Royal Navy & Maritime Book Reviews Provided by Rob Jerrard
HMS Dryad Hampshire England. Radar Training Establishment - RP Basic, RP3 & RP2

I have very few photos of Dryad, the three snapshots taken with a Kodak 127 in May 1958 (me on the right - not a photo to write home about, however they show the old huts, very cold in winter!) & Radar Plotter 2nd Class Course 5th October 1962. On the RP2 Course Photo I am bottom Row on the right. I cannot name any of the others or the Instructor. Dryad was a wonderful place to serve - so far from the real Navy with duties such a pig-keeping and a super cross-country course. It was also in my case near home as I lived just the other side of the South Downs, not so good in deep snow. RP2 Course 2/92 2nd Oct 1962, taken by Photographic Production Unit HMS Excellent.

There have been four ships to bear the name HMS DRYAD before the present Establishment. The first, launched in the Thames in 1795 was a 36 gun frigate of 929 tons with a compliment of 270 which saw action during the Napoleonic Wars. The name passed to a sloop begun in 1860 but never completed, to the thirst ship which was launched in Devonport in 1866. The third HMS DRYAD was sold in 1885 when the fourth and last ship to bear the name was launched at Chatham. It was this vessel which eventually became the tender to the Royal Navy's Navigation School when it transferred ashore in 1906 and it is from her that the name of today's HMS DRYAD is taken.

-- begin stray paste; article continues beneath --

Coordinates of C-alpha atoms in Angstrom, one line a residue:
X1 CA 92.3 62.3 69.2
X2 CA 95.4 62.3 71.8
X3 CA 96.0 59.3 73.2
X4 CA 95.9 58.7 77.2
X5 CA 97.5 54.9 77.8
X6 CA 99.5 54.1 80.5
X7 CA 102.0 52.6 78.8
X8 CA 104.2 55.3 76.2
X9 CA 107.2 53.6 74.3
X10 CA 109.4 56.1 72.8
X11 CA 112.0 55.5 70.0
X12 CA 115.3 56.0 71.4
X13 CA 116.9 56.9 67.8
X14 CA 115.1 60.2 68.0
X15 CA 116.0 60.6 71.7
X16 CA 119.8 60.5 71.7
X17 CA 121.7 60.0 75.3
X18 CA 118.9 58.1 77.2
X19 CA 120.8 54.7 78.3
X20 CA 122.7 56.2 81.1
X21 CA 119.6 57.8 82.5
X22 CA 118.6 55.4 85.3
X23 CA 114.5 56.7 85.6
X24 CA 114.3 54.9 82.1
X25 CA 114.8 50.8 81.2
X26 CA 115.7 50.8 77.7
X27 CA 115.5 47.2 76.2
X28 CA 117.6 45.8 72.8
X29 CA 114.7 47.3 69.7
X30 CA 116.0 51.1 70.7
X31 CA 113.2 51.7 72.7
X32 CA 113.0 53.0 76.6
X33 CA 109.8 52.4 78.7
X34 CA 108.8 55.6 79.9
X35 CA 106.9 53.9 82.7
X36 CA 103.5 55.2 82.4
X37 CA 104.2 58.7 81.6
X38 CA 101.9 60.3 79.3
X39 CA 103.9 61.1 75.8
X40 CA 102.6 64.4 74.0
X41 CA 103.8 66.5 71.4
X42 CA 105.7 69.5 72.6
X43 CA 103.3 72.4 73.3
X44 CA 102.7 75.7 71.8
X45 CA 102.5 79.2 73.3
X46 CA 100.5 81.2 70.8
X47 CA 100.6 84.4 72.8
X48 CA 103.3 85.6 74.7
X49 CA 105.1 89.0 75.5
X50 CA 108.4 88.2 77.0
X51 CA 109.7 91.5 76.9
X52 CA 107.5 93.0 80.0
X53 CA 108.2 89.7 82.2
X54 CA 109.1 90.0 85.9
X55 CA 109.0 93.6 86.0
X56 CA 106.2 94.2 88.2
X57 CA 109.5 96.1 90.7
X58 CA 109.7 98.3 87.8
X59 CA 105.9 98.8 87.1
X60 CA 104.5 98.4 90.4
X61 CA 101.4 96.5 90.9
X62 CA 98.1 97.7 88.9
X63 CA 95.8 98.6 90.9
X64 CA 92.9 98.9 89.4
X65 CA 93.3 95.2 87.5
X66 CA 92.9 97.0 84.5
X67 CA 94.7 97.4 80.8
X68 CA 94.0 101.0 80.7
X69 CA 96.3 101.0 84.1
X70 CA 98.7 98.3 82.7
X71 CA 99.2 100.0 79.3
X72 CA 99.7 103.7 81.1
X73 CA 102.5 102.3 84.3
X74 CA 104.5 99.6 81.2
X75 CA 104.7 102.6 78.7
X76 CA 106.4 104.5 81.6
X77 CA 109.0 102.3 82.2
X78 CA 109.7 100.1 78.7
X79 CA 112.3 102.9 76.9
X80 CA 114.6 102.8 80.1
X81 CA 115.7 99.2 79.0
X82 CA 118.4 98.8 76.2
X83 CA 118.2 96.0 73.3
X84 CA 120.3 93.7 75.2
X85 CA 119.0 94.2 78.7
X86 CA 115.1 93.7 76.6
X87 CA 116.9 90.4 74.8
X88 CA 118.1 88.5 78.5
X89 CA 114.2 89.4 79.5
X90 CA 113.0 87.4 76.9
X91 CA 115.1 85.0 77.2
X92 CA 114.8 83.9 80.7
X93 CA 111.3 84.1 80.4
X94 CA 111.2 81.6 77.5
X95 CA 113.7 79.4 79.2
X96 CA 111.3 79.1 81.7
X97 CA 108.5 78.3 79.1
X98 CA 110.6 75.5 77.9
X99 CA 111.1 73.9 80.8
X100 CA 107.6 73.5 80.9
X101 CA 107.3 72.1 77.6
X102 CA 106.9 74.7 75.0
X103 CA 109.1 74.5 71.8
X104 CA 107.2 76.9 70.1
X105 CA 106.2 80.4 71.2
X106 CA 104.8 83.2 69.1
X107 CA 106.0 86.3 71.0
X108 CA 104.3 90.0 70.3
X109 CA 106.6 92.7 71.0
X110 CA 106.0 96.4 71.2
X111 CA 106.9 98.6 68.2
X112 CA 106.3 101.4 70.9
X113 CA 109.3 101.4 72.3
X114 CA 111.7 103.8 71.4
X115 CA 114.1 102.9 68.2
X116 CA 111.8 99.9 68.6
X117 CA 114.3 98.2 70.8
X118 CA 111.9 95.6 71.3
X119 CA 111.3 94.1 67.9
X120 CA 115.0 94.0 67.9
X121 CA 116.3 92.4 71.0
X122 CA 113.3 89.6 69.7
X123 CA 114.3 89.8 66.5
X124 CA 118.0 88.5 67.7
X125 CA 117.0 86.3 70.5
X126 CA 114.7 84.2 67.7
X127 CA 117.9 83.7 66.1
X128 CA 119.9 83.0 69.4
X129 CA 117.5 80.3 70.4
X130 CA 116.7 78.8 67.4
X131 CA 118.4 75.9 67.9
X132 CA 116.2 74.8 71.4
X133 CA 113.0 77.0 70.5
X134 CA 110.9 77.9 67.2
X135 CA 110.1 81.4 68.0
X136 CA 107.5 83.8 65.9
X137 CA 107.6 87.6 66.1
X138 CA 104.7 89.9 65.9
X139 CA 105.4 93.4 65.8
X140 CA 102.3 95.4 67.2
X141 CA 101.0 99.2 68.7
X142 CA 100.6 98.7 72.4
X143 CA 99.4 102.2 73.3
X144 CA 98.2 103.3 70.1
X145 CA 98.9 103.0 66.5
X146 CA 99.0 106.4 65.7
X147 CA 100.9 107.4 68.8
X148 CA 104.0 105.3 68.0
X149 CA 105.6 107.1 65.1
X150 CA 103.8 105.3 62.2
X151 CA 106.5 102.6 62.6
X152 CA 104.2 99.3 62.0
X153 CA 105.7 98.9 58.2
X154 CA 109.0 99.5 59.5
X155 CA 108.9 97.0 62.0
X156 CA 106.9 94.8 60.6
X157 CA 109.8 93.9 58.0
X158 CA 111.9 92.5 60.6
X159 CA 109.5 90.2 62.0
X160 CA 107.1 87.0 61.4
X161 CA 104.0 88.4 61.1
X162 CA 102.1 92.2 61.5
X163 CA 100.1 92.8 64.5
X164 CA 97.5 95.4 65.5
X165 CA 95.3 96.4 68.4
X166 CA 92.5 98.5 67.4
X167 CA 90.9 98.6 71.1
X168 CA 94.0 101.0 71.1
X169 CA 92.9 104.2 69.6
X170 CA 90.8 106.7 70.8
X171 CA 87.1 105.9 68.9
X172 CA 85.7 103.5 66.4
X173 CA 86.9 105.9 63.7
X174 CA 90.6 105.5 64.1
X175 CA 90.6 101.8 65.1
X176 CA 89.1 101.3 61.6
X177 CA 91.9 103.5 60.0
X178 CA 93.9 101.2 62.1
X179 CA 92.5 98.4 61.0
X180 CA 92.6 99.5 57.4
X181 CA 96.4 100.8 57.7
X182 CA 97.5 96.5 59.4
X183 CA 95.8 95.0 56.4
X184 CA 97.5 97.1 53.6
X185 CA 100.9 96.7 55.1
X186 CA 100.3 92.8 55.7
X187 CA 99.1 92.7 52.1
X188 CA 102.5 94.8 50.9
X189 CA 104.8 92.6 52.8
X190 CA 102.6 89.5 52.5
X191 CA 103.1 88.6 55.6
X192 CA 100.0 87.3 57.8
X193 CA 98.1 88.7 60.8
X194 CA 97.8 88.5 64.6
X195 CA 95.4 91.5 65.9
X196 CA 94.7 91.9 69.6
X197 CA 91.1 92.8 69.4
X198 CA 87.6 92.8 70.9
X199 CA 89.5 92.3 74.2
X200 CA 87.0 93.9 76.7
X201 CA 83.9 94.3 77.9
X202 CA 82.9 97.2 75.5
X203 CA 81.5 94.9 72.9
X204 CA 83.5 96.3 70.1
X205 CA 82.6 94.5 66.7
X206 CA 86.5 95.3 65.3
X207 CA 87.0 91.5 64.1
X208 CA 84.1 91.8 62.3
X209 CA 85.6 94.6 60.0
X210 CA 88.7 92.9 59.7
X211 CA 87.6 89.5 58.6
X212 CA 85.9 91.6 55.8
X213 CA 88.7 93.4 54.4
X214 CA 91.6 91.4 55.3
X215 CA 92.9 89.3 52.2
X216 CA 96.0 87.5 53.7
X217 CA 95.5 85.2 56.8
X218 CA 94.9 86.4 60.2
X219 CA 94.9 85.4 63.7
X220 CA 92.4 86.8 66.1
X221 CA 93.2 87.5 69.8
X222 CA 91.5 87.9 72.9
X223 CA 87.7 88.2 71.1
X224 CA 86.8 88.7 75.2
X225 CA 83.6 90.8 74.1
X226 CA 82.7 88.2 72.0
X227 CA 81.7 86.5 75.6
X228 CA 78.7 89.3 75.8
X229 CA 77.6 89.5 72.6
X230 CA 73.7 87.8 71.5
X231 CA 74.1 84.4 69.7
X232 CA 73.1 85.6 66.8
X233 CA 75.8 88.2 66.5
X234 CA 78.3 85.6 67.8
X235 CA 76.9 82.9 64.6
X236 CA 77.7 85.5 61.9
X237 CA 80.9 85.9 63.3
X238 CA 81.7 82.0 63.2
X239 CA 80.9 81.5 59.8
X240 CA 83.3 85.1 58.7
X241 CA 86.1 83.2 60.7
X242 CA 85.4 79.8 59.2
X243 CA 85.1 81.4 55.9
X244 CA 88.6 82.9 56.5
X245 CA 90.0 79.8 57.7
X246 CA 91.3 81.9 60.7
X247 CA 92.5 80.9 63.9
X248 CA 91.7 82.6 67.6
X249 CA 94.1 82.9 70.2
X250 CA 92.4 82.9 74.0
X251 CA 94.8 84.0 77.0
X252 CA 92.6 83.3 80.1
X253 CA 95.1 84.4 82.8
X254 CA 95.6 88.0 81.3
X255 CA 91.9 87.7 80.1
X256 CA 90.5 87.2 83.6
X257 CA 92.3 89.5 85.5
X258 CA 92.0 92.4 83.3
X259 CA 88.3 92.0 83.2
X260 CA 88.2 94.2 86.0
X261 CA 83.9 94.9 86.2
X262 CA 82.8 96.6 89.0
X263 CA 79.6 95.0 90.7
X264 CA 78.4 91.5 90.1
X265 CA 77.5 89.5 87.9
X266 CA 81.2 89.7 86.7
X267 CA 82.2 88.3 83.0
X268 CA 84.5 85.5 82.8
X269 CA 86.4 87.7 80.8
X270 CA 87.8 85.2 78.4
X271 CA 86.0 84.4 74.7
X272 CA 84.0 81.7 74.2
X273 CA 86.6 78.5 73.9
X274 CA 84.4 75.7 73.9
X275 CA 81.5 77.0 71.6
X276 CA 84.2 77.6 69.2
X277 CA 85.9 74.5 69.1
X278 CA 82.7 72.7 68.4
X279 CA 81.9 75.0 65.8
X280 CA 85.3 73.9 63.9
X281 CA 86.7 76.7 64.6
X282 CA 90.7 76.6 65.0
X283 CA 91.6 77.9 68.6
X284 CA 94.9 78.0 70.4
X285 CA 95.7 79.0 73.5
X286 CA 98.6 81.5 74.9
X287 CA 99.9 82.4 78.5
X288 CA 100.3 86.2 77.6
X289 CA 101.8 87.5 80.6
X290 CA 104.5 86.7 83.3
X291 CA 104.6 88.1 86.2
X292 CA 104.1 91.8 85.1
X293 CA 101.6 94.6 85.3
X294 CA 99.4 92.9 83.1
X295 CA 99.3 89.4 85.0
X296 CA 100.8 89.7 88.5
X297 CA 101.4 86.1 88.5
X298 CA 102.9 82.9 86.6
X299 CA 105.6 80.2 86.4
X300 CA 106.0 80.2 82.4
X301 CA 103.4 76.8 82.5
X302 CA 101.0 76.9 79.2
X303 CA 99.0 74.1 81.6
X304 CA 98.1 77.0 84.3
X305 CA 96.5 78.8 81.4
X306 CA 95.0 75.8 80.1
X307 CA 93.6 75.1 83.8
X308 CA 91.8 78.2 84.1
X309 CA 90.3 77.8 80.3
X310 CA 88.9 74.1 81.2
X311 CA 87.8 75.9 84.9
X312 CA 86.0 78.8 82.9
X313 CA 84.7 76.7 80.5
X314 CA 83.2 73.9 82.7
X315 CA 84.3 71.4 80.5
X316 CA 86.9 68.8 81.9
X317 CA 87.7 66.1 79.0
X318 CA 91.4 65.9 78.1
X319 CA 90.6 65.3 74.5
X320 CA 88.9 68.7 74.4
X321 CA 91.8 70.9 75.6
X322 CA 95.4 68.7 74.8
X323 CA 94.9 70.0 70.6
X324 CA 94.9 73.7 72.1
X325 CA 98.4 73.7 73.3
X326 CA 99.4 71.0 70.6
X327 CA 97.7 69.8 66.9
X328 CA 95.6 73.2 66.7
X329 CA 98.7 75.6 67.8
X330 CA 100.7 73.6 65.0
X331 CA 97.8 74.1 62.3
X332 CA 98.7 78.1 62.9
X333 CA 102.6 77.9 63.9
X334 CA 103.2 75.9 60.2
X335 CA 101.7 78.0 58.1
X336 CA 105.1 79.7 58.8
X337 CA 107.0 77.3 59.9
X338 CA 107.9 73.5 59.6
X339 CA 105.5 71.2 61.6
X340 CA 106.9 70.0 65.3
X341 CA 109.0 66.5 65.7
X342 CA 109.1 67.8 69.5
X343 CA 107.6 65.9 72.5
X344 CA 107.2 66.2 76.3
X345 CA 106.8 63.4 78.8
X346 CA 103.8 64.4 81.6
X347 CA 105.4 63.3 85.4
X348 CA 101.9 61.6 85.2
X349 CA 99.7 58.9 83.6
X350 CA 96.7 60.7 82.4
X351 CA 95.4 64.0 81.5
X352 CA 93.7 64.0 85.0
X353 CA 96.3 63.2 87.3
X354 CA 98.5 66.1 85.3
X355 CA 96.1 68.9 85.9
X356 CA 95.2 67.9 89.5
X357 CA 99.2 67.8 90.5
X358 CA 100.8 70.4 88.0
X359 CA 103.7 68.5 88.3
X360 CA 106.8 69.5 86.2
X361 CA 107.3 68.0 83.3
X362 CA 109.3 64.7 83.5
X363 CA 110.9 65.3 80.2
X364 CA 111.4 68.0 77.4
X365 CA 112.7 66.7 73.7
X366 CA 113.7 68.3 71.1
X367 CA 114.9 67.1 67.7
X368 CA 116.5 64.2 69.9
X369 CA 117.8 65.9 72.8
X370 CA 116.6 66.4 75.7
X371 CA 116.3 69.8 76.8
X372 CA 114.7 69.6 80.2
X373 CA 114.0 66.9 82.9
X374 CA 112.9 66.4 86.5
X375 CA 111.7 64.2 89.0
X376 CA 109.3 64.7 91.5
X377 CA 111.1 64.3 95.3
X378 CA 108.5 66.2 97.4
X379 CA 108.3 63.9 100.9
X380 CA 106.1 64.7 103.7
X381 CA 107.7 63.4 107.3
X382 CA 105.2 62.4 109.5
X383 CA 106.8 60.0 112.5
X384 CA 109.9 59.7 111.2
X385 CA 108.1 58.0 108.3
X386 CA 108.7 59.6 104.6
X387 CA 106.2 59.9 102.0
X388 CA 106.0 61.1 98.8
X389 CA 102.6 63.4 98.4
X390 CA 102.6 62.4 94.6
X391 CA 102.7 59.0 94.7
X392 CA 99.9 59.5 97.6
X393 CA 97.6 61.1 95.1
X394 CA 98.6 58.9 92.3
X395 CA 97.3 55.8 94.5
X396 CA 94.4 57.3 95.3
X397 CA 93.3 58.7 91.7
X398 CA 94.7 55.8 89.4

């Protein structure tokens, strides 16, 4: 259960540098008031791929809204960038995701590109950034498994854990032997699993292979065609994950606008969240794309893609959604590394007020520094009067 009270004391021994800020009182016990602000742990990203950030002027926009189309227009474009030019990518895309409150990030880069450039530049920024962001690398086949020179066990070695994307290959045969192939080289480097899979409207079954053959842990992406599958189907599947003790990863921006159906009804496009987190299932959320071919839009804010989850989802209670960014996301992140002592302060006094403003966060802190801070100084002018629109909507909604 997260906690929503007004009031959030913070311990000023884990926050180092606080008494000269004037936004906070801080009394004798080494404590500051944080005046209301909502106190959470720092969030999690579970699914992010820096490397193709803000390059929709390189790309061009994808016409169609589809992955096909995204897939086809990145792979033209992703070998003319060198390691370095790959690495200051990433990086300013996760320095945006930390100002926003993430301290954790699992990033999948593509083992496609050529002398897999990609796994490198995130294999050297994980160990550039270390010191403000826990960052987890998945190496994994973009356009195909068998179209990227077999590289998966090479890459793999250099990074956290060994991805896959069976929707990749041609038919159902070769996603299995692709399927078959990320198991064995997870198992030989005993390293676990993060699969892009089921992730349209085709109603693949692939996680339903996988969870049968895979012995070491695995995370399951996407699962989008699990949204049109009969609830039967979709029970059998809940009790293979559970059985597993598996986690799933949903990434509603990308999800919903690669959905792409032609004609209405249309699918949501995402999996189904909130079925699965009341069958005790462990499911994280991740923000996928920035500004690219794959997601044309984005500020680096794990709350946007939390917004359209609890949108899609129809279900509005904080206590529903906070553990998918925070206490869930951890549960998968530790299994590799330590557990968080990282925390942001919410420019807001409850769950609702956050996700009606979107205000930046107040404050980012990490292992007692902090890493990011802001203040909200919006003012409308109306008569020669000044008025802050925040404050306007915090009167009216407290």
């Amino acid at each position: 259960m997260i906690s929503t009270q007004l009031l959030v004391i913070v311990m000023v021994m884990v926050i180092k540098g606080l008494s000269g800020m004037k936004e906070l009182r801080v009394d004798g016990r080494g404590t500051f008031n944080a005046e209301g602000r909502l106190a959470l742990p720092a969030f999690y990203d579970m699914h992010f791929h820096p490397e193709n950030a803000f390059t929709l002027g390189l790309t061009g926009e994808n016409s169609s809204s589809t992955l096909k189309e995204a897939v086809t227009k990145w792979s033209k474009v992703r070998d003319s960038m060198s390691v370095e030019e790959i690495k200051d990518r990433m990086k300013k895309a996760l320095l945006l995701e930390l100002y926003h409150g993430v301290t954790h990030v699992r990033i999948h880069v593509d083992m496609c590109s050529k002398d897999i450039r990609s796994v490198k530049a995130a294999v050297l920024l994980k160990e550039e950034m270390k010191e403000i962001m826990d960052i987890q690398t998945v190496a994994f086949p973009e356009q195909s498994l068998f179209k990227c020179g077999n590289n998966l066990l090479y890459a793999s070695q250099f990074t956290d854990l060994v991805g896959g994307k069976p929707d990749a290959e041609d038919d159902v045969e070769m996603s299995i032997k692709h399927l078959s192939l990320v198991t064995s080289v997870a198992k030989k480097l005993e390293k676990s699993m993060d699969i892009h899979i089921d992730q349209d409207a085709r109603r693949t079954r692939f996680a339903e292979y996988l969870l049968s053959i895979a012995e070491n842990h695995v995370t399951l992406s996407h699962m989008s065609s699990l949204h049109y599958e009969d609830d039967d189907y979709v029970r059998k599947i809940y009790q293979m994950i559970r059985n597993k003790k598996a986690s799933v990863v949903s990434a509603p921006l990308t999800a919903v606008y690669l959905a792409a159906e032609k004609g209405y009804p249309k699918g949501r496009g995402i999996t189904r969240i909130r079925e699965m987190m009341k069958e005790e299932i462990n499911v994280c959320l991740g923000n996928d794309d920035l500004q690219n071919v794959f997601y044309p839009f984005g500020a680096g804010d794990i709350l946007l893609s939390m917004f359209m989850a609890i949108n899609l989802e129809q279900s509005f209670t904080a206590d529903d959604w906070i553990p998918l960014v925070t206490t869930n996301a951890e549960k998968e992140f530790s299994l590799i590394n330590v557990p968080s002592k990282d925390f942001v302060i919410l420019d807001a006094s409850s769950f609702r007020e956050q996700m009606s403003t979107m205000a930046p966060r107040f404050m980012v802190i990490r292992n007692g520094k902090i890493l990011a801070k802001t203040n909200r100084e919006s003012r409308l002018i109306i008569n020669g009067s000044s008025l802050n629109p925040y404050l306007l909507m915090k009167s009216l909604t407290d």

HMS DRYAD continued as the Navigation School between 1906 and 1943 when there became a Fleet requirement for standardised system of Warfare Direction. By this time HMS DRYAD had moved from its bomb torn Portsmouth dockyard to Southwick.

Southwick House, now the Wardroom in HMS DRYAD, was once the ancestral home of the Thistlethwayte family, dating in turn to a 12th Century Priory. Requisitioned by the Royal Navy in 1941 it was in 1944 when it became the forward planning and operational Headquarters of the Supreme Commander of the Allied Expeditionary Force, General Dwight Eisenhower and the Naval Commander for Operation Overlord, Admiral Sir Bertram Ramsey.

I understand Dryad closed in 2004

  • Royal Navy & Maritime Book Reviews Copyright Rob Jerrard 2007